His most famous works include “(There’s) No Gettin’ Over Me” and “Stranger in My House,” both of which were #1 hits when they were released in 1981 and 1983, respectively.

As we enter 2024, Milsap continues to be an active figure in music. His dedication to his craft is evident in his persistent touring schedule and his commitment to producing new music.

8. Blind Lemon Jefferson

Born in 1893, Blind Lemon Jefferson was an accomplished American blues singer. He was deemed the Father of Texas Blues and possibly the most famous blind singer of the early 20th century.

Jefferson was known for his unique singing voice, which was higher-pitched than other popular blues singers of the time. His greatest hits include “Bad Luck Blues” and “Broke and Hungry.”

His music was often inspired by his experience growing up as a blind black man in the racist American South. Today, Jefferson’s legacy endures in the countless artists who cite him as an inspiration and in the rich tapestry of American music that followed in his wake.

9. Gilbert Montagne

A native Parisian, Gilbert Montagne is a famous French singer who was born blind in 1951. While he doesn’t have much acclaim in the US or Britain, Montagne is well-known as an accomplished pop singer across Europe and South America. 

Although he’s produced several hit tracks throughout his career, he’s best known for his #1 single “The Fool,” which topped global charts for several years running.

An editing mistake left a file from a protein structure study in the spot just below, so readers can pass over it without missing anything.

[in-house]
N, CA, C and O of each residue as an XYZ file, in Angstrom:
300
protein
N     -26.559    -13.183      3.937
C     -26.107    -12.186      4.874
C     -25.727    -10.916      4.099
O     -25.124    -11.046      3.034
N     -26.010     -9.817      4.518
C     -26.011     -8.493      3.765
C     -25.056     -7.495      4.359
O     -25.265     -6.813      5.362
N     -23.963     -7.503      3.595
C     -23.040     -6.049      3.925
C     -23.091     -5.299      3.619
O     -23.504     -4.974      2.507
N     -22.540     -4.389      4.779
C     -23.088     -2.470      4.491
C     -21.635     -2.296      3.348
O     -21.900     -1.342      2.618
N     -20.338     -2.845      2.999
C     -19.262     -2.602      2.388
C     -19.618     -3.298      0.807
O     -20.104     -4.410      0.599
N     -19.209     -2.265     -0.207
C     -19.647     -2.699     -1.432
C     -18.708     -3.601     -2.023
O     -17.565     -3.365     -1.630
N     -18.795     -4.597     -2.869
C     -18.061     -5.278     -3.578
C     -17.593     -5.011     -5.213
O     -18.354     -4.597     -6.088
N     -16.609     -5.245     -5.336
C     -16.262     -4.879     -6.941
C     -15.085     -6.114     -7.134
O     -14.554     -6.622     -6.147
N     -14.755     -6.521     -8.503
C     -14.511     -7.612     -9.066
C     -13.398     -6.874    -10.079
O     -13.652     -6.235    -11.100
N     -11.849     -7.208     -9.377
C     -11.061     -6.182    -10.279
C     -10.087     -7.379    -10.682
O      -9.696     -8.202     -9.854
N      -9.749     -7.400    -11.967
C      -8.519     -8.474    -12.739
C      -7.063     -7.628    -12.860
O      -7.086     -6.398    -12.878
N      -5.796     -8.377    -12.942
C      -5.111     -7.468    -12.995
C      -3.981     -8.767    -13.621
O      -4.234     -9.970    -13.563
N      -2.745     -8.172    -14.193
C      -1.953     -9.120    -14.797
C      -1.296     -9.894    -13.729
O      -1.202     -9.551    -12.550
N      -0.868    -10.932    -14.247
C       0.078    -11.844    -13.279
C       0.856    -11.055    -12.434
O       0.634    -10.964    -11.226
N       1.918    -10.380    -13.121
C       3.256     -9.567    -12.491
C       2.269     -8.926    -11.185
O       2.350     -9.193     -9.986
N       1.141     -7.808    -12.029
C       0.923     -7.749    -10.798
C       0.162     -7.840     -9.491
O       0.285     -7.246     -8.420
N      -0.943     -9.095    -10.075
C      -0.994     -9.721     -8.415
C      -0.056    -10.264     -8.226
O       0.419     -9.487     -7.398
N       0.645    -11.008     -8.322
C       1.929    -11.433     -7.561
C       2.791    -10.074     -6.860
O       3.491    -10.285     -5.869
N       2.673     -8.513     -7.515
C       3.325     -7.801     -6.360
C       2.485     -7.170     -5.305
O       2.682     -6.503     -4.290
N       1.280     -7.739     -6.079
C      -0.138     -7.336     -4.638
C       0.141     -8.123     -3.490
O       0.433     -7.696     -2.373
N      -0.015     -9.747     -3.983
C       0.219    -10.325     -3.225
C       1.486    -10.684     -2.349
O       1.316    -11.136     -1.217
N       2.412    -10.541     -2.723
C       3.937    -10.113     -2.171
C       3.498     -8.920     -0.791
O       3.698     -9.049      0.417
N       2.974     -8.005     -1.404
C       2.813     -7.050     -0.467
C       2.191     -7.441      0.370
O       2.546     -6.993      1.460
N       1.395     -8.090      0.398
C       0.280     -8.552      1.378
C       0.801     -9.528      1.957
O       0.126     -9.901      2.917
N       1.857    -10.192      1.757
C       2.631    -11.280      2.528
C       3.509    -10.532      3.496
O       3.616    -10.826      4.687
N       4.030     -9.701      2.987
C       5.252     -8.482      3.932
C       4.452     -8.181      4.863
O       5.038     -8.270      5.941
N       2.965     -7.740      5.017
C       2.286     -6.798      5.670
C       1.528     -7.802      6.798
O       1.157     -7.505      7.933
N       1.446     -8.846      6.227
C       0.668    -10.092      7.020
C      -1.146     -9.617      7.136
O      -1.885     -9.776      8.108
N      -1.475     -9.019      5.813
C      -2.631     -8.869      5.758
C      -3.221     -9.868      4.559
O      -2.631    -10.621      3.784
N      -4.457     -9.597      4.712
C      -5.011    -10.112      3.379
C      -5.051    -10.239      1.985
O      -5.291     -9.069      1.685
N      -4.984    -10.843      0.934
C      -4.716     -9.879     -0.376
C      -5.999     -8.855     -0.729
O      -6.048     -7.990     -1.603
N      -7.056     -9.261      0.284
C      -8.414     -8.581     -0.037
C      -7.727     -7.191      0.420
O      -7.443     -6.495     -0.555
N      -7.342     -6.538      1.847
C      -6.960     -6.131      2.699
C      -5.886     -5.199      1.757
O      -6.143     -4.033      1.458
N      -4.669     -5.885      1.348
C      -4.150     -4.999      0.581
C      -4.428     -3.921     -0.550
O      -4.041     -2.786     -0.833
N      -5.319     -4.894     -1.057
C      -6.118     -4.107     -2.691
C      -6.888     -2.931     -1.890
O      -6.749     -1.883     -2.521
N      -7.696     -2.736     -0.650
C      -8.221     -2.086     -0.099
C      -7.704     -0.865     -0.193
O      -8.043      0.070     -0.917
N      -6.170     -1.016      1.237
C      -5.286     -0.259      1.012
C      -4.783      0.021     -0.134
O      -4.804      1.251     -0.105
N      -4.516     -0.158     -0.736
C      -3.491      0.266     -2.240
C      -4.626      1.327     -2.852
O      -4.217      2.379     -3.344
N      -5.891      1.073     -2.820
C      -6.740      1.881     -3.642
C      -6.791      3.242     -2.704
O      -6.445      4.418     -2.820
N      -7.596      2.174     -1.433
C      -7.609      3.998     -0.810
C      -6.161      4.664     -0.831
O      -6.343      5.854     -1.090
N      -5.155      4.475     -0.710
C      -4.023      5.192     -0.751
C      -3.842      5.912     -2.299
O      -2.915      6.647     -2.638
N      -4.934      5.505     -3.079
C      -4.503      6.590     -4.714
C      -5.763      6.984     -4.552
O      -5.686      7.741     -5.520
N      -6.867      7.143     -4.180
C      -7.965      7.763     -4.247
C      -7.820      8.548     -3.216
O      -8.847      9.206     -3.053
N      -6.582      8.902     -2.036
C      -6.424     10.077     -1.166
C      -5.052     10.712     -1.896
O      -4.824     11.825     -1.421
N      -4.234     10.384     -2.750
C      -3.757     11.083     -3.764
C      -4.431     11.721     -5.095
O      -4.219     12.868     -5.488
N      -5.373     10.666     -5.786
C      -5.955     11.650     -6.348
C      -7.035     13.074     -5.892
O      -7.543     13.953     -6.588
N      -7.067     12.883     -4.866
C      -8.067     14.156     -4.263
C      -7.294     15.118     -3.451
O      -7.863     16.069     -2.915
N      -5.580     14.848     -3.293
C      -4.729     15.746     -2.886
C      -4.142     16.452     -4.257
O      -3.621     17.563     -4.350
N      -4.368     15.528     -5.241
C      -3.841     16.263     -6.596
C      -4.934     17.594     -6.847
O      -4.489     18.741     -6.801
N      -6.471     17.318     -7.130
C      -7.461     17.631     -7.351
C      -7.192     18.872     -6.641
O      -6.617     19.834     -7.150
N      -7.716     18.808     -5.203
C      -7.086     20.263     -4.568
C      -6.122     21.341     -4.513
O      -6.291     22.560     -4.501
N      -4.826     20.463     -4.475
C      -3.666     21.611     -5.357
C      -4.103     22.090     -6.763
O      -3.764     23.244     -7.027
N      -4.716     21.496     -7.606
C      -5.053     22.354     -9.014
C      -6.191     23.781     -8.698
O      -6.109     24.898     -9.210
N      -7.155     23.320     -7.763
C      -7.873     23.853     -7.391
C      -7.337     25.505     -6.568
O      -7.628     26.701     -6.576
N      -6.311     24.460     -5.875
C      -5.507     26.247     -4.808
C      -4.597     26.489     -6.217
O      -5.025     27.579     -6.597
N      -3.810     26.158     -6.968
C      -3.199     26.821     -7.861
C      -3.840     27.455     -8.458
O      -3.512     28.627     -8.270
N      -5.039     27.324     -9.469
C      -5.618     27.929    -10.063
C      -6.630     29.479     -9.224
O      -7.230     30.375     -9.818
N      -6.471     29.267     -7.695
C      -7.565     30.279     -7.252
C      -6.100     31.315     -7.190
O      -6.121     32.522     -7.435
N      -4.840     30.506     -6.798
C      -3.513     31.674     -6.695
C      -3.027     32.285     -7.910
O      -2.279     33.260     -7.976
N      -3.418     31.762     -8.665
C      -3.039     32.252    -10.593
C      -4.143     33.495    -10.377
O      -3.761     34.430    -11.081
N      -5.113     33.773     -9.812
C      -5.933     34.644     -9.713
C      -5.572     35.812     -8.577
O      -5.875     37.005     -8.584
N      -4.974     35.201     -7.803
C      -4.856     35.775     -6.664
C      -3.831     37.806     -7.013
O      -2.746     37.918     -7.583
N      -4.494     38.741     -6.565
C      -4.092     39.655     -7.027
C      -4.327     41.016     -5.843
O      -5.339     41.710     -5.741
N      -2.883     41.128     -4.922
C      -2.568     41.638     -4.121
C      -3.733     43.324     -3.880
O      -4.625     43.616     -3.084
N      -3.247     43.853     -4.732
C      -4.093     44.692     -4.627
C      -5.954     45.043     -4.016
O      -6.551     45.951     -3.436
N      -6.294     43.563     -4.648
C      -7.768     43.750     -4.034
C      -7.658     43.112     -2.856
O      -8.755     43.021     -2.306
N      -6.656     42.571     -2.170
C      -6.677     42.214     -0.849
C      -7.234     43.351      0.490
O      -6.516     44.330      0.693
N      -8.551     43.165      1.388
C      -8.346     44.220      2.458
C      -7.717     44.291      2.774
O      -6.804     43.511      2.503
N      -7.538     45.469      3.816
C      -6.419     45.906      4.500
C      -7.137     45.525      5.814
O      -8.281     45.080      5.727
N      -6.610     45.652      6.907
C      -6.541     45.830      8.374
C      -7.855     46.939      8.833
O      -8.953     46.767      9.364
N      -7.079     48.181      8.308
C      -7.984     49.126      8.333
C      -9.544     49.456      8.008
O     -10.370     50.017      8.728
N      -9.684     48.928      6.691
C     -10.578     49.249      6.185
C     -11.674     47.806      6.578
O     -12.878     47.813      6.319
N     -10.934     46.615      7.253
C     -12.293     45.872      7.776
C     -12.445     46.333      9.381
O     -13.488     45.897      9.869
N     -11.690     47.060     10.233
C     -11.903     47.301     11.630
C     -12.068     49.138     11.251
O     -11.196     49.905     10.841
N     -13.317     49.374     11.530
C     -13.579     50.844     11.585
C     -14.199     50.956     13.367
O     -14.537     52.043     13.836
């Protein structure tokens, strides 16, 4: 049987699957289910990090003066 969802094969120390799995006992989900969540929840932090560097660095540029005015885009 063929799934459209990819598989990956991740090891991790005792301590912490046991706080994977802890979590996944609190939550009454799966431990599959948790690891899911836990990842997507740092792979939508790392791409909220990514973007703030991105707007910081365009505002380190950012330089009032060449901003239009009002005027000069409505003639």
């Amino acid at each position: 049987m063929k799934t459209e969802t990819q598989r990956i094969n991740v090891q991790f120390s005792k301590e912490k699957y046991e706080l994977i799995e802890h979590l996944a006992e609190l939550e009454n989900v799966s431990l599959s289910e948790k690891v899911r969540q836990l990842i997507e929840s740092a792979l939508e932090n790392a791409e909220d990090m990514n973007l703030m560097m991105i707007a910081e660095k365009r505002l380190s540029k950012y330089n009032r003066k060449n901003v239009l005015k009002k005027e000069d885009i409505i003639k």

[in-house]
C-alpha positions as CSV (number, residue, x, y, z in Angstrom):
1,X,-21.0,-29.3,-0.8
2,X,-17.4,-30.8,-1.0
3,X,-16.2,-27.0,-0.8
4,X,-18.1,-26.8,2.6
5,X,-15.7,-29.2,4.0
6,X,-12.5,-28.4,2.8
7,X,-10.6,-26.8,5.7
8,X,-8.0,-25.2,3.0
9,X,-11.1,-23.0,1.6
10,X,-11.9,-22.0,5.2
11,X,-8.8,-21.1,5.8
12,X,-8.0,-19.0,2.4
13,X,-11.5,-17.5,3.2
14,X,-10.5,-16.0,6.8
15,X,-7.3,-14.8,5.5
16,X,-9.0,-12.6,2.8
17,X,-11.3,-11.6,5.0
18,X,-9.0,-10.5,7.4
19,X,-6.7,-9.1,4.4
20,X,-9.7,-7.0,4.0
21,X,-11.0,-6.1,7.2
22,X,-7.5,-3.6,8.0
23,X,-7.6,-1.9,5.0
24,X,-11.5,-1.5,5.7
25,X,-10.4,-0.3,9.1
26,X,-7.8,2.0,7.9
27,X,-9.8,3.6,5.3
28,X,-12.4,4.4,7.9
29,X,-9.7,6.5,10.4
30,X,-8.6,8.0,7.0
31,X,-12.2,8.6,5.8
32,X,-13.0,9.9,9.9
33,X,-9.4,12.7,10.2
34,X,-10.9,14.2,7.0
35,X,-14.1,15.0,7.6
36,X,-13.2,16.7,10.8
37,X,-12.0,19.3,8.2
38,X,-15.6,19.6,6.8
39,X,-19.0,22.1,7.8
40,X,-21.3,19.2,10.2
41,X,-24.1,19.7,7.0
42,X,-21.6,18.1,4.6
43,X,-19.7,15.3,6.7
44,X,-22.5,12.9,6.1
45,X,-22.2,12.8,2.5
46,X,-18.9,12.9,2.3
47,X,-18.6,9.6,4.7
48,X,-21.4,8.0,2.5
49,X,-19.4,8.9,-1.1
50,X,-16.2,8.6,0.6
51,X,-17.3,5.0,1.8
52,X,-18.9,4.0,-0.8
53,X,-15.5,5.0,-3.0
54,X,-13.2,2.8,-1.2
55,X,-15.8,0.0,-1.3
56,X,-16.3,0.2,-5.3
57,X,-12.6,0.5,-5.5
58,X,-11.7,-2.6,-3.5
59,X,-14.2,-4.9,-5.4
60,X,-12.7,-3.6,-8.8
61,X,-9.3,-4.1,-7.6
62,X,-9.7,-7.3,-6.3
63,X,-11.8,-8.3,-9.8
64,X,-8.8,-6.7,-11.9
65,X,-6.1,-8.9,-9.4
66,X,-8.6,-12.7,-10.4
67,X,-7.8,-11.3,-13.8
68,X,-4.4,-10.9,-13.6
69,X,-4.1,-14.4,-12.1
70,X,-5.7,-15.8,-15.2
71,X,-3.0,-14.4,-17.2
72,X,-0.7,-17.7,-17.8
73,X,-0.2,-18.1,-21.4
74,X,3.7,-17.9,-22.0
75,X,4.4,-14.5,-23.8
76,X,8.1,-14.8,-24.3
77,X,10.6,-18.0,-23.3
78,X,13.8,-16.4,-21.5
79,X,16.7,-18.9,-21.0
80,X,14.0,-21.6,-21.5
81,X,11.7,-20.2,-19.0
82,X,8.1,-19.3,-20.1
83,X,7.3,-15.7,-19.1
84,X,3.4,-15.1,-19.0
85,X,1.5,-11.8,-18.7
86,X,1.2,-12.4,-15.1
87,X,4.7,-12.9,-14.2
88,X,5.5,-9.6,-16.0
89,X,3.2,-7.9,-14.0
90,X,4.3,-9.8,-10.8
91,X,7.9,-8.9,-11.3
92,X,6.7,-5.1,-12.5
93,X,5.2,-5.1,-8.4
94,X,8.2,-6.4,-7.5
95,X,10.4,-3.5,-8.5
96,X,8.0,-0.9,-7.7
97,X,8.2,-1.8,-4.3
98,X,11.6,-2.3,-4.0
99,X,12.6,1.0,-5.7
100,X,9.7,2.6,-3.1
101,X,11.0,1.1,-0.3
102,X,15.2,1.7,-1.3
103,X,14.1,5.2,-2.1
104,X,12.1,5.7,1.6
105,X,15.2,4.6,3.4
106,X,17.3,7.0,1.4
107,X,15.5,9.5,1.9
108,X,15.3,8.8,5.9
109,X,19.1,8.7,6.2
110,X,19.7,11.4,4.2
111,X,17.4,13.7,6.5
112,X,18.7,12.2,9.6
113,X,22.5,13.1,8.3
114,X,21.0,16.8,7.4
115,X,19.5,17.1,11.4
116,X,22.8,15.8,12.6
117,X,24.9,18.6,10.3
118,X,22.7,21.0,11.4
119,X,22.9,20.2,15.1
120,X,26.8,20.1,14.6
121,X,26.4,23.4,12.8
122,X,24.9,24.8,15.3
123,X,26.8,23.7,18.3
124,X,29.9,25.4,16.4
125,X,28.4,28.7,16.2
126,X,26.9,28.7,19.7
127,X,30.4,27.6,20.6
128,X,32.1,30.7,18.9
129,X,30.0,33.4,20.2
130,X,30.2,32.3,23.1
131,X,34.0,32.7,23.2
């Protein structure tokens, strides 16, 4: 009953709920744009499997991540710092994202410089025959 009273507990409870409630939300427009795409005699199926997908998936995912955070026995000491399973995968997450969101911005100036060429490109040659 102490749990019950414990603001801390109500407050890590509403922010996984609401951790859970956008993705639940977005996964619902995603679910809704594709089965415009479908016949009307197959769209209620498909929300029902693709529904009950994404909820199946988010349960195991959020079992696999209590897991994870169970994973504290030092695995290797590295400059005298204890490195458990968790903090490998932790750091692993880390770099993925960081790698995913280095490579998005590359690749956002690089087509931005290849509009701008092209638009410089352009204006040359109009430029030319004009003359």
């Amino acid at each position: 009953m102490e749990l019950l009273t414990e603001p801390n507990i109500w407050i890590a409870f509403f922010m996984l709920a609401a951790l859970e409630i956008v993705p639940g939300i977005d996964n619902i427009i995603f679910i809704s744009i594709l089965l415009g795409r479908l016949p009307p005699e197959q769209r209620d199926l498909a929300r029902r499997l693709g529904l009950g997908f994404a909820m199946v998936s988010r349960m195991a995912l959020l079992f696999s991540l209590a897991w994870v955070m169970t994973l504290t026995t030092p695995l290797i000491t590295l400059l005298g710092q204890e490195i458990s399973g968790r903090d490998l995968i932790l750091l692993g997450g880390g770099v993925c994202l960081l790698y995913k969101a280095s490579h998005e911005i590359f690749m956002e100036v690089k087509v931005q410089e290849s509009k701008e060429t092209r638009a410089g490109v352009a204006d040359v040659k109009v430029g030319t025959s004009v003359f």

Throughout his long-standing career, Montagné has produced numerous hits that showcase his versatility as an artist. From disco-inspired tracks in the late 1970s to more contemporary pop songs, his ability to adapt and evolve with the music industry has kept him relevant and much-loved by his fans.

10. Blind Blake

Next is Blind Blake, a famous blind guitarist and singer from the early 20th century. There isn’t much known about his life, but that’s what makes Blind Blake so interesting.

We do know that he was born blind in either Jacksonville, Florida, or Newport News, Virginia. Blake made recordings for Paramount Records from 1926 to 1932, many of which became popular radio hits of the time.

Today, Blake is celebrated for his innovative guitar style, which has inspired generations of blues, ragtime, and folk musicians. His music remains a touchstone for those seeking to understand the roots of American blues and the early development of guitar virtuosity within the genre.

11. Al Hibbler

Up next we have another American vocalist of the 20th century, Al Hibbler. He was born in 1915 Mississippi, and an unknown condition rendered him blind since birth.